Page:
As a broad general rule, a court on appeal will not review assignments of error relating to the charge of the trial court to which no objection was made. See, e.g., James v. Ferguson, 401 Pa. 92, 162 A.2d 690 (1960); Partridge v. Scott Bros., 306 Pa. 60, 158 Atl. 790 (1932); Acquaviva v. Hartman, 203 Pa. Superior Ct. 505, 201 A.2d 239 (1964); Robinson v. Brown, 195 Pa. Superior Ct. 384, 171 A.2d 865 (1961). Thus, this Court has previously stated that the failure of counsel to manifest any disagreement with the instructions given by the trial court usually precludes him from contending that the charge was erroneous. James v. Ferguson, 401 Pa. 92, 97, 162 A.2d 690, 693 (1960); Luterman v. Philadelphia, 396 Pa. 301, 152 A.2d 464 (1959).

[ 420 Pa. Page 117]

However, it has been suggested that the failure to interpose a specific objection will not preclude review of errors which are basic and fundamental. See James v. Ferguson, 401 Pa. 92, 162 A.2d 690 (1960); Luterman v. Philadelphia, 396 Pa. 301, 152 A.2d 464 (1959); Commonwealth v. O'Brien, 312 Pa. 543, 168 Atl. 244 (1933); Acquaviva v. Hartman, 203 Pa. Superior Ct. 505, 201 A.2d 239 (1964). This is so even in the absence of a general exception. Marlowe v. Travelers Ins. Co., 313 Pa. 430, 169 Atl. 100 (1933); Acquaviva v. Hartman, 203 Pa. Superior Ct. 505, 201 A.2d 239 (1964); see James v. Ferguson, 401 Pa. 92, 162 A.2d 690 (1960); Luterman v. Philadelphia, 396 Pa. 301, 152 A.2d 464 (1959). But in such case, the determination of fundamental or basic error must be made on the basis of the charge taken in its entirety. James v. Ferguson, 401 Pa. 92, 162 A.2d 690 (1960). "It is fundamental that, where no specific instruction is prayed for, the court is responsible only for the general effect of the charge, considered as a whole." James v. Ferguson, 401 Pa. 92, 97, 162 A.2d 690, 693 (1960).

In the instant case, assuming arguendo that the challenged correction of the trial transcript was not included in the charge as actually delivered, there still would not be such basic or fundamental error as would justify the grant of a new trial. The charge, when examined in its entirety reveals that on three separate occasions the jury was instructed in the clearest and plainest terms that appellant was to be acquitted if it entertained any reasonable doubt as to his guilt. The net effect of the charge as a whole could not have misled the jurors. Thus, in the absence of a specific objection to that part of the record presently challenged, appellant is not entitled to relief on the basis of his alleged error in the instructions given by the trial court. See James v. Ferguson, 401 Pa. 92, 162 A.2d 690 (1960).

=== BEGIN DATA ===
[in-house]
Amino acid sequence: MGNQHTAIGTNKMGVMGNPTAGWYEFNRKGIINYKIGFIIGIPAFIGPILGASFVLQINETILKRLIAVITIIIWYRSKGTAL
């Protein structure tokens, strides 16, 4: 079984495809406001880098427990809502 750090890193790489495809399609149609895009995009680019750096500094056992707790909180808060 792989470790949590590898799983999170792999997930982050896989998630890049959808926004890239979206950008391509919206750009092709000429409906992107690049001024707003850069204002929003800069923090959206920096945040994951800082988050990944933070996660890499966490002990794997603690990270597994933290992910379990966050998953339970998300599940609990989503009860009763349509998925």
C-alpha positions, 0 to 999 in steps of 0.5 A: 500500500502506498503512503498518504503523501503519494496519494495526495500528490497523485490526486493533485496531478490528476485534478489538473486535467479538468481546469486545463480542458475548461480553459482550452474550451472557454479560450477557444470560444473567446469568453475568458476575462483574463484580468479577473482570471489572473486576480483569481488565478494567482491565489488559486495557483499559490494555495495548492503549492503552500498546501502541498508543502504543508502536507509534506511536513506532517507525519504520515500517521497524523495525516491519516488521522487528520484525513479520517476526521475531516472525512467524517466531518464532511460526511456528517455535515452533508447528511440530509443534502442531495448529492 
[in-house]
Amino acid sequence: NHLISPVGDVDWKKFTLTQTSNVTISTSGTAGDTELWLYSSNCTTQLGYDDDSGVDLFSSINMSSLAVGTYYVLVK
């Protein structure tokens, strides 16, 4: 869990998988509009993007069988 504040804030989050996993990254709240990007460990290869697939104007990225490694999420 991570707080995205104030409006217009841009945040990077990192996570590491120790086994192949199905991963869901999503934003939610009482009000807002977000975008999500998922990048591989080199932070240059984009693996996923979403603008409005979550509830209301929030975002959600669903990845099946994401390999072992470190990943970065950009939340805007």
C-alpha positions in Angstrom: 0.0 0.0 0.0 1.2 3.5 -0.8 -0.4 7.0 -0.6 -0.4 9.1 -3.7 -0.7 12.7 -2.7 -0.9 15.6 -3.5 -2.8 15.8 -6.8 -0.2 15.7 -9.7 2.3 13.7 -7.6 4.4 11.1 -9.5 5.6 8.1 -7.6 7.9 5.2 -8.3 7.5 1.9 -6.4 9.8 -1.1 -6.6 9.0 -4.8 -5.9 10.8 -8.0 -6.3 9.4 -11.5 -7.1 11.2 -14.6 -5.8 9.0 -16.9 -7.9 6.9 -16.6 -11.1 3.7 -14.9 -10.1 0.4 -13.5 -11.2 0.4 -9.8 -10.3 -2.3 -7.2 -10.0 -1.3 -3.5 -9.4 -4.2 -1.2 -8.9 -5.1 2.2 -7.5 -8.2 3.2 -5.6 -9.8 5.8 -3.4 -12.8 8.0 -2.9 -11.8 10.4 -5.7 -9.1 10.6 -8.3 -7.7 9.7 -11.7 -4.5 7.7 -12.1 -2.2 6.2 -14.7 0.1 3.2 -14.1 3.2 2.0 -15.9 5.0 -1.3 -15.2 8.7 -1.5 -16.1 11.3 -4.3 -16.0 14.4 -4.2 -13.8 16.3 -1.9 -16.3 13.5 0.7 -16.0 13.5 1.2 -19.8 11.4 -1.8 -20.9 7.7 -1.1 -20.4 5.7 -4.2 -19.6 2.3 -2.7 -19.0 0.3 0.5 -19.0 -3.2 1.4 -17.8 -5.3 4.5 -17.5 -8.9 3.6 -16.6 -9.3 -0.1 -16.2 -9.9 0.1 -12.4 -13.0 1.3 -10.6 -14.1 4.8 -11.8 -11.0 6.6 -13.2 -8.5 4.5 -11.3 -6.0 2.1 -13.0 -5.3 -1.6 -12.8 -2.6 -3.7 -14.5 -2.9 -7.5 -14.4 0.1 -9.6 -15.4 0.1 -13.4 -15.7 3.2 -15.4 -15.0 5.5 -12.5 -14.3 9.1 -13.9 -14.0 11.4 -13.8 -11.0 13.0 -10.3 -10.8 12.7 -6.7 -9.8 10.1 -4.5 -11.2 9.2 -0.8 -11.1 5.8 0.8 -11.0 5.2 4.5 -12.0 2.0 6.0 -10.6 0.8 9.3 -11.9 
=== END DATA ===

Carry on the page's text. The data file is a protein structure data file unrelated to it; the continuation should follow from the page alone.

[ 420 Pa. Page 118]

Accordingly, since appellant is precluded from predicating a claim to relief on the basis of the trial court's instructions to the jury, the challenged inaccuracy in the record is merely an academic question in the present context. The majority's action, therefore, grants a new trial to a defendant fairly tried and convicted. It does so despite the failure of the defendant to object at trial to that portion of the judge's charge here at issue,*fn3 to raise and argue the matter before the court en banc, or to assign it as error to the Superior Court. A new trial under such circumstances is unwarranted and undeserved.

There is no present need to belabor the virtues of the contemporaneous objection rule. It is sufficient to note that by apprising the trial judge of the alleged error immediately, prompt measures may frequently be taken to correct such error and thus obviate the need for costly and time-consuming retrials. See Commonwealth ex rel. Fox v. Maroney, 417 Pa. 308, 312-13, 207 A.2d 810, 812-13 (1965); cf. Henry v. Mississippi, 379 U.S. 443, 447-48, 85 S. Ct. 564, 567 (1965). As we have previously noted, "to permit a litigant to knowingly disregard the procedural requirement of timely objection would . . . disrupt the orderly and expeditious adjudication of penal accusations and would defeat . . . [a] legitimate state interest." Commonwealth ex rel. Fox v. Maroney, 417 Pa. 308, 313, 207 A.2d 810, 813 (1965); see Henry v. Mississippi, 379 U.S. 443, 447-48, 85 S. Ct. 564, 567 (1965).